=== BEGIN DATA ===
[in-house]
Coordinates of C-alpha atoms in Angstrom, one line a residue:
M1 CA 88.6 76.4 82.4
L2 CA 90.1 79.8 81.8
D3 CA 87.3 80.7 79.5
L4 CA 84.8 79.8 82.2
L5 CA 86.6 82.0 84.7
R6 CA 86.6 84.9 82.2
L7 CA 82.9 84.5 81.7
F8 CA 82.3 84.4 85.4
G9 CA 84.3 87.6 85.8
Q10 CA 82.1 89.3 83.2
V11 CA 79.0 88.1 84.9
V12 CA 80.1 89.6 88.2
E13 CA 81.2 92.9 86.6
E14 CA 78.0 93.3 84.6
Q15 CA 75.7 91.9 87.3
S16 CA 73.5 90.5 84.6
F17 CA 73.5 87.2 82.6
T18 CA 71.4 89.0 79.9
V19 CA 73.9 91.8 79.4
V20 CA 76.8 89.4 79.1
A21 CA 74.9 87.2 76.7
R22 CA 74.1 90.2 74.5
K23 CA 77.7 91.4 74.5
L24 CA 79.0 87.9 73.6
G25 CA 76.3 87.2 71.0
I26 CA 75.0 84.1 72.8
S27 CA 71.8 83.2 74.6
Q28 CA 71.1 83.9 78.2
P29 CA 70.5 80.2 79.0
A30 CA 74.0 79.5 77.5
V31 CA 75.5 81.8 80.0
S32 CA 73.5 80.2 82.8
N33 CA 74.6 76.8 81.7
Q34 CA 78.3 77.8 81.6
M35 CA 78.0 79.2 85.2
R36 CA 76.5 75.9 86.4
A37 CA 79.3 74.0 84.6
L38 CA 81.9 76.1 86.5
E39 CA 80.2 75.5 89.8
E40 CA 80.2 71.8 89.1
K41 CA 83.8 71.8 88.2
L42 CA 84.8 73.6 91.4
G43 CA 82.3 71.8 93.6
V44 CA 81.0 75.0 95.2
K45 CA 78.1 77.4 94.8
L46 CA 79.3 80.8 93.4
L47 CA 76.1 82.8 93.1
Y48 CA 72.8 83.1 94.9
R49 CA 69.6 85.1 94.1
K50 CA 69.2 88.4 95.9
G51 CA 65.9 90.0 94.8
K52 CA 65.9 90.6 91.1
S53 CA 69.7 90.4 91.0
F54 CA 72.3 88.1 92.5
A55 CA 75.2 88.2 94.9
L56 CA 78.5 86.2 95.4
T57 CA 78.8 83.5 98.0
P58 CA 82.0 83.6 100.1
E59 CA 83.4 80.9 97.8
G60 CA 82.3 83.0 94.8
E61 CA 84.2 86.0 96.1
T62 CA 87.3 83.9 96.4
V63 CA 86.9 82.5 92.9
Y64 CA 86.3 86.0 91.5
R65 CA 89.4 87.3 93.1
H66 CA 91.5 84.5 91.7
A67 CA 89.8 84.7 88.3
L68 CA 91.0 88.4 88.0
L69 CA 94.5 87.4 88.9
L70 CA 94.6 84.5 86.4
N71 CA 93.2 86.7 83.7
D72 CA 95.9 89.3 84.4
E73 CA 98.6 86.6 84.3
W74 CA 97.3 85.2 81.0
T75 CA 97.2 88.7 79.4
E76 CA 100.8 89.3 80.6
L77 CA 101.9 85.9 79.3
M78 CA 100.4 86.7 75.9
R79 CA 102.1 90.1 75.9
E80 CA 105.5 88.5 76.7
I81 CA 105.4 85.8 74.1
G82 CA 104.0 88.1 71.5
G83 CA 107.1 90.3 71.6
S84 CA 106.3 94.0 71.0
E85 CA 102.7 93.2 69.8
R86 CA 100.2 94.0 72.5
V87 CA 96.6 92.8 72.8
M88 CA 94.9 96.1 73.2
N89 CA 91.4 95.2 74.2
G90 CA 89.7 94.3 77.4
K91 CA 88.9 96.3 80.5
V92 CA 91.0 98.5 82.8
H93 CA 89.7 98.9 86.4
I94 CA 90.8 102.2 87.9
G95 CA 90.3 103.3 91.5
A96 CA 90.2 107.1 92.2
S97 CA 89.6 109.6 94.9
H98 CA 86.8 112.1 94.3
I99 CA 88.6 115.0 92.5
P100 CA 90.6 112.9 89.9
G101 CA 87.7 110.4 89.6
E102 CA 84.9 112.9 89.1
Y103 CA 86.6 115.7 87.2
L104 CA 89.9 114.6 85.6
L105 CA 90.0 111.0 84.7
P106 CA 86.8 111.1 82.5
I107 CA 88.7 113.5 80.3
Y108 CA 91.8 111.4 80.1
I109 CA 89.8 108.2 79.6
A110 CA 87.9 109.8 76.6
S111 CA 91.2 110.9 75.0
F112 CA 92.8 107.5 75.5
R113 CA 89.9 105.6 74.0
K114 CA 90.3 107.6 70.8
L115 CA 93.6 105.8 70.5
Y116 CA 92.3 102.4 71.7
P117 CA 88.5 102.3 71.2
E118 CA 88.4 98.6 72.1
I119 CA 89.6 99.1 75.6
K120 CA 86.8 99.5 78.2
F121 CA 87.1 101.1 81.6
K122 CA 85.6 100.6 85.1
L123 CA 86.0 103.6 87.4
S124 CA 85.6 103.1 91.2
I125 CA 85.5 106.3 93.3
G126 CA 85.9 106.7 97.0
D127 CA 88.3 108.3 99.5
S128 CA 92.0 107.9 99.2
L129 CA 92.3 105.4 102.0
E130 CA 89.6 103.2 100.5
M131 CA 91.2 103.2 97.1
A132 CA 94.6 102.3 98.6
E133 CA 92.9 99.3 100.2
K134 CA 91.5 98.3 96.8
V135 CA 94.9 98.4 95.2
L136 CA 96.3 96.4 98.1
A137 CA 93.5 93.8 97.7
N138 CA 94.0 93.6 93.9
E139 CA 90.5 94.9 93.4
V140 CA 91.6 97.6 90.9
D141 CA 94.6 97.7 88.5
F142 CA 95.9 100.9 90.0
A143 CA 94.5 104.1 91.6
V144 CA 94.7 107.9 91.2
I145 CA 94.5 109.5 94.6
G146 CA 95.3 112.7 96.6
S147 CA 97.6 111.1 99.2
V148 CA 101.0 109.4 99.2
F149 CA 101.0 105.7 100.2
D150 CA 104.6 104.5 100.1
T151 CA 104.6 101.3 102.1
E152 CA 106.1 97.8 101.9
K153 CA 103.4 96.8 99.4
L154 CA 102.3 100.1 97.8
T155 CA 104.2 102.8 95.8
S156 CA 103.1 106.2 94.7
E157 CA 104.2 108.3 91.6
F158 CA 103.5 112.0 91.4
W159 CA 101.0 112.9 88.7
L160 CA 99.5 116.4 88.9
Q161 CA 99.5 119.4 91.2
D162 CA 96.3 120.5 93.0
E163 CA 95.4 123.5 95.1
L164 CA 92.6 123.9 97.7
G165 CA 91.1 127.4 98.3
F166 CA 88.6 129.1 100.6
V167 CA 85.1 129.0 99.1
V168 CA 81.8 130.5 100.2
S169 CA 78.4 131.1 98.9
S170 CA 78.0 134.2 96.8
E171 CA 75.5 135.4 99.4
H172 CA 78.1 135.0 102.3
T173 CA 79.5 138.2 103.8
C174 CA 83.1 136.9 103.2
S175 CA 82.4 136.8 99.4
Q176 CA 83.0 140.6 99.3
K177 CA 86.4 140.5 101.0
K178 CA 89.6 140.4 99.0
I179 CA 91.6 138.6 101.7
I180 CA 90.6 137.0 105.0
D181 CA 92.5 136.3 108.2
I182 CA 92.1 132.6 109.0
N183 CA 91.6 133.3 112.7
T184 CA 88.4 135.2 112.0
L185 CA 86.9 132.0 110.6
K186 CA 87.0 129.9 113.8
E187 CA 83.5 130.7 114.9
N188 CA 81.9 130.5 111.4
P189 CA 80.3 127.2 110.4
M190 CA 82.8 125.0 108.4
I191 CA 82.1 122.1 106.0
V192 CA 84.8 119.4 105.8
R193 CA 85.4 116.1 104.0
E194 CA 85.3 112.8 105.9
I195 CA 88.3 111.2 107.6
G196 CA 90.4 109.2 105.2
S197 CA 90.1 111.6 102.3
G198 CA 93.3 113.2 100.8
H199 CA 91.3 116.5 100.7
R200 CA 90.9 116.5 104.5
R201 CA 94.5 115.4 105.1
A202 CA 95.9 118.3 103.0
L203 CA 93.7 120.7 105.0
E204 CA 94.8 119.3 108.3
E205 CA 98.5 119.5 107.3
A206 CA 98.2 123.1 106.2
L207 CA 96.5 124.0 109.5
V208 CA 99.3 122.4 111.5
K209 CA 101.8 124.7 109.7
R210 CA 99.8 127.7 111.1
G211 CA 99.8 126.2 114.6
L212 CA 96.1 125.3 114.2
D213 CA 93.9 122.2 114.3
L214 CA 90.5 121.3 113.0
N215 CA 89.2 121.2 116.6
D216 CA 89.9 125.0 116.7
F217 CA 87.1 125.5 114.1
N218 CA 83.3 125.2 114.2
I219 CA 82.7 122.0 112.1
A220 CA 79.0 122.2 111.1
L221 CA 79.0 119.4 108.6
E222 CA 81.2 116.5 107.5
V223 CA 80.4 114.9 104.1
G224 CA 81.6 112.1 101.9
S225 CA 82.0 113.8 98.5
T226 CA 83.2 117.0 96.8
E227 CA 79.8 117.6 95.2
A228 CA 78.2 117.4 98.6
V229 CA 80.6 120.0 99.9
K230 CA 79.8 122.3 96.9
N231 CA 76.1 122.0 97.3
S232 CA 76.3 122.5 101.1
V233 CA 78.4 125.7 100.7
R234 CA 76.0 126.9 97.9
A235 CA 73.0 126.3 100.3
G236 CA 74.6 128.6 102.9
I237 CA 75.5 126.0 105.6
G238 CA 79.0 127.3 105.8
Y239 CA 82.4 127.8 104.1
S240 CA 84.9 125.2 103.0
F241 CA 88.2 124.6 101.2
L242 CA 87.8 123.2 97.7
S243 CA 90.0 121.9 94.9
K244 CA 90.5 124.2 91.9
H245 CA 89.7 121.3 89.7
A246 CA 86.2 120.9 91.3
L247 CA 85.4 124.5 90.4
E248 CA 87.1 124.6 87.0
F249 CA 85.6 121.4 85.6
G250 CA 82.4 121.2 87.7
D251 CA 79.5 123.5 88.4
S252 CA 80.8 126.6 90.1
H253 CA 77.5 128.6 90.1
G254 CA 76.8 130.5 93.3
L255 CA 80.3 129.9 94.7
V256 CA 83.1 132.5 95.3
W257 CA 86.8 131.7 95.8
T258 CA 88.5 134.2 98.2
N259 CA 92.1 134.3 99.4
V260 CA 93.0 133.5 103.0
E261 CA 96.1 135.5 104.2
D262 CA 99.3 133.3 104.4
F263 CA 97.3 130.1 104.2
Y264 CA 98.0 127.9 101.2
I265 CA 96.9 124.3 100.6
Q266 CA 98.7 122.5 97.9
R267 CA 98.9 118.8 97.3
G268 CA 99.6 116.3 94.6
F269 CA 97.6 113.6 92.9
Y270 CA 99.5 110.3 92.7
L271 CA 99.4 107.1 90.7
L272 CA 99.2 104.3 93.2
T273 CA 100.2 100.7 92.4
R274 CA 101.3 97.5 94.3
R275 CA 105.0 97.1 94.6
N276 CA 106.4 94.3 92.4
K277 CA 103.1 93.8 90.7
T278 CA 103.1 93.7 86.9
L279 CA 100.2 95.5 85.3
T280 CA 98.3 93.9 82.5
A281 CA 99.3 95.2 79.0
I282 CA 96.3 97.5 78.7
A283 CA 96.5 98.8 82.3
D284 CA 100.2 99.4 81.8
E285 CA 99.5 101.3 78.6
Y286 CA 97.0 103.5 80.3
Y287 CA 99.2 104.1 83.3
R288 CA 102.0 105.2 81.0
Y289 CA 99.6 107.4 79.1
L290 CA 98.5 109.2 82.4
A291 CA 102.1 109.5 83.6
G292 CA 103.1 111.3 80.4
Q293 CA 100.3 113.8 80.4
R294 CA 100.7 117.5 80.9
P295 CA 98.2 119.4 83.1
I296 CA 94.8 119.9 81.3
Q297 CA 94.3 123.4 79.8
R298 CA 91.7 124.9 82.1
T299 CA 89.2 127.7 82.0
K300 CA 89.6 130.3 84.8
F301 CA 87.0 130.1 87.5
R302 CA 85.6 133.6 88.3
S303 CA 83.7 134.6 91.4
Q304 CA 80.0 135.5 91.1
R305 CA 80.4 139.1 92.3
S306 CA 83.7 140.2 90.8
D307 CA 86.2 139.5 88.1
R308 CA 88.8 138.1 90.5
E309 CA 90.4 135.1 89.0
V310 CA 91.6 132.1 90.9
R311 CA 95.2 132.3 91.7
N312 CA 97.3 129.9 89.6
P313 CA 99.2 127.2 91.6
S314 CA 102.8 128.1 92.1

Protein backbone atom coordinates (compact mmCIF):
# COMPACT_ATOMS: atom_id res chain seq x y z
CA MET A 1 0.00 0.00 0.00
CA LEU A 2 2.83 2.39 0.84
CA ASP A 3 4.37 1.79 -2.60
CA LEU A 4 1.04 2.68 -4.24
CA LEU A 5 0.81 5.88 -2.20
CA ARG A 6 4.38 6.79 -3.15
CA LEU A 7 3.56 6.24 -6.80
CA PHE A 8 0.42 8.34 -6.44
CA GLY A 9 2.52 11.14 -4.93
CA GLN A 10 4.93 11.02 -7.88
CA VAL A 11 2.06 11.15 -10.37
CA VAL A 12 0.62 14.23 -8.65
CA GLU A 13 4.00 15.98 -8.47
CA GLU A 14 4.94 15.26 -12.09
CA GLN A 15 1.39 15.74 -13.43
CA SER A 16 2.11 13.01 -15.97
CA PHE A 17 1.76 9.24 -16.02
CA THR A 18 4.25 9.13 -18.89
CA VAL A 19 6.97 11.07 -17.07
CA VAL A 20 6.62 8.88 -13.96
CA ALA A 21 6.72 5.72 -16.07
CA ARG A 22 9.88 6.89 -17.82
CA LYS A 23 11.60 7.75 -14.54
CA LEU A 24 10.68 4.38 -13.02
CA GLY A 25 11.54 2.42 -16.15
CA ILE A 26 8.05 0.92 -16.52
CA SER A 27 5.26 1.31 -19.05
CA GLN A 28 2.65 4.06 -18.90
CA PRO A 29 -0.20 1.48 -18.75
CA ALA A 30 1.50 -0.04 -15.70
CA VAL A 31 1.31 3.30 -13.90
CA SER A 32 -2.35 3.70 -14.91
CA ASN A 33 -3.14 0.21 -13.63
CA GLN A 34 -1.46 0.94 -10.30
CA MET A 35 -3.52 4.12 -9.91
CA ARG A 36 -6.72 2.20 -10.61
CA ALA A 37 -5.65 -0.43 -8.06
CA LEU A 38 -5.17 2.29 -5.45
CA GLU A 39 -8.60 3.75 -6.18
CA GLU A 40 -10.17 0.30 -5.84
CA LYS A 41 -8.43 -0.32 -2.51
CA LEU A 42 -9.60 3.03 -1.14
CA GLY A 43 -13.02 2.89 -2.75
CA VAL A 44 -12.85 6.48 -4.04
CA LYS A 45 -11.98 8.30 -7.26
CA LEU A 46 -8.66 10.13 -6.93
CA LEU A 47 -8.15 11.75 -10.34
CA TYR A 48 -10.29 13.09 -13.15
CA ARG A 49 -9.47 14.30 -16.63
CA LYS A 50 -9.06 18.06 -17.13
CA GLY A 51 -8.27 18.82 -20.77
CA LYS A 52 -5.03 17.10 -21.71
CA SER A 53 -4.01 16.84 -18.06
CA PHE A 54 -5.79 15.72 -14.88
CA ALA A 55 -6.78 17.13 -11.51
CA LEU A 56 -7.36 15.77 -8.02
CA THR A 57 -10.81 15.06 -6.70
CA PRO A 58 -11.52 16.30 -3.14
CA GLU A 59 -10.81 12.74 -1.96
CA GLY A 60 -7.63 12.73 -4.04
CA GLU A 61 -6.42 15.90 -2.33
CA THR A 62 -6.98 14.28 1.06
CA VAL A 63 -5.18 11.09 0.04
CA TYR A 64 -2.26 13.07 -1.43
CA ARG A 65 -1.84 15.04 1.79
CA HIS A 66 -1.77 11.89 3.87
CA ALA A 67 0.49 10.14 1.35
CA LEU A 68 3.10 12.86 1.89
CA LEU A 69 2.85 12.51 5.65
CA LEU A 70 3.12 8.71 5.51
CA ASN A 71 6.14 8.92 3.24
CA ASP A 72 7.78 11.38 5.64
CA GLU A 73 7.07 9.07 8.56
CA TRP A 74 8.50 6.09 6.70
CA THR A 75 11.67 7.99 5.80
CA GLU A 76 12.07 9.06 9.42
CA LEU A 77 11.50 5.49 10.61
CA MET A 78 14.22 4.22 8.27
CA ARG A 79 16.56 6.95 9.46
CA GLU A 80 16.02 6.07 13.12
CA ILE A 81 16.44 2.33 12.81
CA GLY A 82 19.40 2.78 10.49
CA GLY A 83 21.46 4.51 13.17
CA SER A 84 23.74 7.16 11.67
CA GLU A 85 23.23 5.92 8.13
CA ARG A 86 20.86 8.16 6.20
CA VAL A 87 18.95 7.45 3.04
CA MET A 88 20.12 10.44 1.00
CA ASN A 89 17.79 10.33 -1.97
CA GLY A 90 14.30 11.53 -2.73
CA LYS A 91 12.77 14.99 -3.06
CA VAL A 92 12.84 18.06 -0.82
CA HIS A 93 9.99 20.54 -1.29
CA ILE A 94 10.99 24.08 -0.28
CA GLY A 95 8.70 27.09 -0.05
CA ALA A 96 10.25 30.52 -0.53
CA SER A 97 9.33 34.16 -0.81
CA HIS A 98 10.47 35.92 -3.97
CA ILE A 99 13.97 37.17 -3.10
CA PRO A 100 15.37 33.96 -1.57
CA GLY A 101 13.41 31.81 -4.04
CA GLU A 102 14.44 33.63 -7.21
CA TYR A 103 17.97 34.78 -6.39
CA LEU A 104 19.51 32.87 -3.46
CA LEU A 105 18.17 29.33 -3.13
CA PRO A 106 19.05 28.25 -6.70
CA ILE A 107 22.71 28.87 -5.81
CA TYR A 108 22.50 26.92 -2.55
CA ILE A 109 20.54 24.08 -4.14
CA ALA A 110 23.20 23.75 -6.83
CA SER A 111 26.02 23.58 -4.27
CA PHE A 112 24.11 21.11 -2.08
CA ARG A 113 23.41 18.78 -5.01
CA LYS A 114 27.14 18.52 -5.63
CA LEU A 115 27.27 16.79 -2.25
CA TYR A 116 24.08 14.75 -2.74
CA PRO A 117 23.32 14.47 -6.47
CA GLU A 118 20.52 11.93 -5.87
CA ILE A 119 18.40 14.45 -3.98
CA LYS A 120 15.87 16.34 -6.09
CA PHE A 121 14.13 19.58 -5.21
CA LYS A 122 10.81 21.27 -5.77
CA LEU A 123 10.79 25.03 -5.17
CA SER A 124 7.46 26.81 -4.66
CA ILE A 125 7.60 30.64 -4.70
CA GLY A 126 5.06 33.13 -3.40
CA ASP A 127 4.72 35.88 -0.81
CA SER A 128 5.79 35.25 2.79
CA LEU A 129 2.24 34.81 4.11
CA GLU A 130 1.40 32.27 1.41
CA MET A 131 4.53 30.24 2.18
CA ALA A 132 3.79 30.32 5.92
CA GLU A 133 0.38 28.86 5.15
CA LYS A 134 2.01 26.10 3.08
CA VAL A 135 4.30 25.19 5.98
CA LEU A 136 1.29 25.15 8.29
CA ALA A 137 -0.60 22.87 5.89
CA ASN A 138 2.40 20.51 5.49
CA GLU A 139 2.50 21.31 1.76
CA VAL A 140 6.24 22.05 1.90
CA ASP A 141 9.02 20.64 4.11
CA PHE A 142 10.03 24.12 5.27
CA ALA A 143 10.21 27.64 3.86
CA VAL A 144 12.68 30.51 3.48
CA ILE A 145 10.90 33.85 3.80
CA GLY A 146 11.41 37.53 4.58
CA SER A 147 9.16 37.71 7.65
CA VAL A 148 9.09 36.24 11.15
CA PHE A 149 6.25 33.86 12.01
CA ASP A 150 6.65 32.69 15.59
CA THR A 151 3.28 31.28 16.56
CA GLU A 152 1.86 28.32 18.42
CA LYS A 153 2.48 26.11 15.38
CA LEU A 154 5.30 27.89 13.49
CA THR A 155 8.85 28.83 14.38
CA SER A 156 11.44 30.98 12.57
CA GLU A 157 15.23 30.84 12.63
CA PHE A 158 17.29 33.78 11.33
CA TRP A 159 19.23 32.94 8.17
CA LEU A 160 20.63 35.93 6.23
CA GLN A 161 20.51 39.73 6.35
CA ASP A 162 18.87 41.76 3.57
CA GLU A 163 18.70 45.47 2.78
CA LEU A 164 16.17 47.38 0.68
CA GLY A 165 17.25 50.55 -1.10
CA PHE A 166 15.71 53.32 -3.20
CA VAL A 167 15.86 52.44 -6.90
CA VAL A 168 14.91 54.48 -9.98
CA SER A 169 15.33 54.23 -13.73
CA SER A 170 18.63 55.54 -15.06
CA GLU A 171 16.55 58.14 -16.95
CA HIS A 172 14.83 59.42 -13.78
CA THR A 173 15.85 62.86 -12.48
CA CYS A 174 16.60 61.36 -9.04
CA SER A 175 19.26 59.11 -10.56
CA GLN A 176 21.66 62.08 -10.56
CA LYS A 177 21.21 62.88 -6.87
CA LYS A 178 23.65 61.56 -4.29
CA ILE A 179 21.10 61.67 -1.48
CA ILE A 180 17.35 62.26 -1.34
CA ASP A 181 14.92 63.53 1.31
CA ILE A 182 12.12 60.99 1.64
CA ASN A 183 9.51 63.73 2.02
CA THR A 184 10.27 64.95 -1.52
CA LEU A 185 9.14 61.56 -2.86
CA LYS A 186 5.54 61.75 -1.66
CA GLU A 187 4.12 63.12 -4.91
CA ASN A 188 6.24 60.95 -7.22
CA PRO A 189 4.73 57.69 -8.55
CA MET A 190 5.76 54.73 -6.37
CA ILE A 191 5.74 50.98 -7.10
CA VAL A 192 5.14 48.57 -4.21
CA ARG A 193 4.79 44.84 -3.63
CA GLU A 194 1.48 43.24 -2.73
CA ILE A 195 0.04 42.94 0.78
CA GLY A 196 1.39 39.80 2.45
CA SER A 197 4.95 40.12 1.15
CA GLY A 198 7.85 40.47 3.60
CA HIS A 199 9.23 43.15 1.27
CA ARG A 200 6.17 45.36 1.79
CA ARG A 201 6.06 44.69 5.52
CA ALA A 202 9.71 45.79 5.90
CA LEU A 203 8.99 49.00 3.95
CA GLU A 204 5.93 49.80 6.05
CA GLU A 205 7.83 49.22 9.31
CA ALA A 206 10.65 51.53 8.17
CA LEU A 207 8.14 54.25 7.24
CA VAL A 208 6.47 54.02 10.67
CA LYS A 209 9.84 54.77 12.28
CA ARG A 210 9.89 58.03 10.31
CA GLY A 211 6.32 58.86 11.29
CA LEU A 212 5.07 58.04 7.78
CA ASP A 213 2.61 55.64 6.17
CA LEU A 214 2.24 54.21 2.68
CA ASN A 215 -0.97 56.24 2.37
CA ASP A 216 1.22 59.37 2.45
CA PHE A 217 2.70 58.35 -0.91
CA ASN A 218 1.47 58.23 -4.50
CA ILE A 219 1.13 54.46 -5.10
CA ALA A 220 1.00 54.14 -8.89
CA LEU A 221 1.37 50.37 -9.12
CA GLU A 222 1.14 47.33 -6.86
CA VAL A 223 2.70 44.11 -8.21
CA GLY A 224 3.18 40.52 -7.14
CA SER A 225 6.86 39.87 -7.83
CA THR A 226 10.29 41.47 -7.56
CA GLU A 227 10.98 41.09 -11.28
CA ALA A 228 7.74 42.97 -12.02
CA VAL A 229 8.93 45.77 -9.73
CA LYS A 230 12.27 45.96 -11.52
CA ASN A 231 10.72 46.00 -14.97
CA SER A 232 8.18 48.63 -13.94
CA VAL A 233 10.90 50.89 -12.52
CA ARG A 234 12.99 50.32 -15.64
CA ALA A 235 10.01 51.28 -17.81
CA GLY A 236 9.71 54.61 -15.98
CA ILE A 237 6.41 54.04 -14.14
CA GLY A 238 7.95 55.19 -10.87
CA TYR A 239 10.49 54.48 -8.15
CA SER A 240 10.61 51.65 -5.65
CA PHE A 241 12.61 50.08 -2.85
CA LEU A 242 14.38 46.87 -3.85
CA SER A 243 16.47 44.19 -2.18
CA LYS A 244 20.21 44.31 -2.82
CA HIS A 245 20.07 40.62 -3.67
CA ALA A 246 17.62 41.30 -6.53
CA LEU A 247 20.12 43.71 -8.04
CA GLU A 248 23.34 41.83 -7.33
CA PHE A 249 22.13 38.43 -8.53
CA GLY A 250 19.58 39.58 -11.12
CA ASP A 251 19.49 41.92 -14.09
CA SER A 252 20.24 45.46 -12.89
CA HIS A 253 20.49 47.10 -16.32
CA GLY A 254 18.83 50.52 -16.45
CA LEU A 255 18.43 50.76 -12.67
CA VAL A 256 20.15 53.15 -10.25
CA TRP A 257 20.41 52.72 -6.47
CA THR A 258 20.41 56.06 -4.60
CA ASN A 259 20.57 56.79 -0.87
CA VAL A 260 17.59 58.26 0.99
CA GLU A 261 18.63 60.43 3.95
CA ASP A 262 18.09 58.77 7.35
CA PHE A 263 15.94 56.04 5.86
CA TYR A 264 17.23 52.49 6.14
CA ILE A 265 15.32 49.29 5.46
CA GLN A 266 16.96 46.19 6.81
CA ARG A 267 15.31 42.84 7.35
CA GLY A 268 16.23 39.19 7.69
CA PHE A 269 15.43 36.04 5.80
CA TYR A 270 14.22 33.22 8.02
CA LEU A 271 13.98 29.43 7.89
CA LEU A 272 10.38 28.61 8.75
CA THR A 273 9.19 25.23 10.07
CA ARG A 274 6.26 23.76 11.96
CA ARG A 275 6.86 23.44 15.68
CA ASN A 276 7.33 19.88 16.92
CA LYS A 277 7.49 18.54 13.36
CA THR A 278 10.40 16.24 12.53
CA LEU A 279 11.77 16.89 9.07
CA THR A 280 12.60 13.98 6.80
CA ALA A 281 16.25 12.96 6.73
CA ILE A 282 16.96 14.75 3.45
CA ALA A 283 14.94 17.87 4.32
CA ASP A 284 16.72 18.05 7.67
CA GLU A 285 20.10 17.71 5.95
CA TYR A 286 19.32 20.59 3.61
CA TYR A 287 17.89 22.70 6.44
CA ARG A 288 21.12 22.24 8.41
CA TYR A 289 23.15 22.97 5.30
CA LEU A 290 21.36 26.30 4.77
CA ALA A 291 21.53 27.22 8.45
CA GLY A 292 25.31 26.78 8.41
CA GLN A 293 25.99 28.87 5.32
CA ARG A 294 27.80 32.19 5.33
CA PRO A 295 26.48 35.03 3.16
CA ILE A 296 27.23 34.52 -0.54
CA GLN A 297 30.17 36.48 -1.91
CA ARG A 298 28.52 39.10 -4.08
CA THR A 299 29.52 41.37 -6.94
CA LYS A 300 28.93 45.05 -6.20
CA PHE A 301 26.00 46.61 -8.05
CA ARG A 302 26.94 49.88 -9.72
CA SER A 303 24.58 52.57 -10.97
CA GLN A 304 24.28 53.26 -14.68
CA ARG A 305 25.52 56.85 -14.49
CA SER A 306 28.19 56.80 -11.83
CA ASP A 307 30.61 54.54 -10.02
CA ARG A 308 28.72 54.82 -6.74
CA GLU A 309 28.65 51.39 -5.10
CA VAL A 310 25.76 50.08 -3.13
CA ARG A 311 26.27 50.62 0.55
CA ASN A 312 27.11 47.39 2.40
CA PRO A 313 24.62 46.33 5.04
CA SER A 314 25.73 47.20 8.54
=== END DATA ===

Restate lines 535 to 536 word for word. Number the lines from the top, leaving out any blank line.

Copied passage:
CA PHE A 217 2.70 58.35 -0.91
CA ASN A 218 1.47 58.23 -4.50